At 21, I thought my life had become The Bell Jar. I felt the same suffocating dread Plath expressed in her characters’ fears of “settling.” I wallowed in my failures, was crippled by indecision, felt misunderstood, tired, and nervous. About everything. Plath was my female masthead, unapologetically vocalizing every one of my rite-of-passage fears with poetic authenticity.

Then, just last week, my English major survey…

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A Prodigal – Elizabeth Bishop

slippin_jimmy_tshirtThe brown enormous odor he lived by
was too close, with its breathing and thick hair,
for him to judge. The floor was rotten; the sty
was plastered halfway up with glass-smooth dung.
Light-lashed, self-righteous, above moving snouts,
the pigs’ eyes followed him, a cheerful stare–
even to the sow that always ate her young–
till, sickening, he leaned to scratch her head.
But sometimes mornings after drinking bouts
(he hid the pints behind the two-by-fours),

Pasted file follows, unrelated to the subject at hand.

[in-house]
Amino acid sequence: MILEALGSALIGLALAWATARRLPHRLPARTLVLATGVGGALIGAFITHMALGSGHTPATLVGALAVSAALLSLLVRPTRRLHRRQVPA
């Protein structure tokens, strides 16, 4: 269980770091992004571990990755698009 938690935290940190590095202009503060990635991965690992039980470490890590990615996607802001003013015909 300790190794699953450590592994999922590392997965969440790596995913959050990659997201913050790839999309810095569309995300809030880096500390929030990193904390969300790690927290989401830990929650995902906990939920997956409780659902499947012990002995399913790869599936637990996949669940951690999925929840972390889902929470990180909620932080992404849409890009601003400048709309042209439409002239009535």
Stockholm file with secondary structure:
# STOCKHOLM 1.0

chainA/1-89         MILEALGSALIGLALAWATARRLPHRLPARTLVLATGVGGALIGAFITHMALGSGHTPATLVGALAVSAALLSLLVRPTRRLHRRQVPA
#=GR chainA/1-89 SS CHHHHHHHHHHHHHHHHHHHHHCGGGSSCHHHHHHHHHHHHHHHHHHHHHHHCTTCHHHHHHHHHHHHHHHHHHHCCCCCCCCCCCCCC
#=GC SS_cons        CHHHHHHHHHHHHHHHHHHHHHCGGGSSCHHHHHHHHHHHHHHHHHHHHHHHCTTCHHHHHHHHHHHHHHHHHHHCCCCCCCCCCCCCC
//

the sunrise glazed the barnyard mud with red
the burning puddles seemed to reassure.
And then he thought he almost might endure
his exile yet another year or more.

But evenings the first star came to warn.
The farmer whom he worked for came at dark
to shut the cows and horses in the barn
beneath their overhanging clouds of hay,
with pitchforks, faint forked lightnings, catching light,
safe and companionable as in the Ark.
The pigs stuck out their little feet and snored.
The lantern–like the sun, going away–
laid on the mud a pacing aureole.
Carrying a bucket along a slimy board,
he felt the bats’ uncertain staggering flight,
his shuddering insights, beyond his control,
touching him. But it took him a long time
finally to make up his mind to go home.

Airport – Tony Hoagland

In the airport the fat sunburned people coming back from vacation
look happier than anyone, with their Hawaiian shirts and varicose veins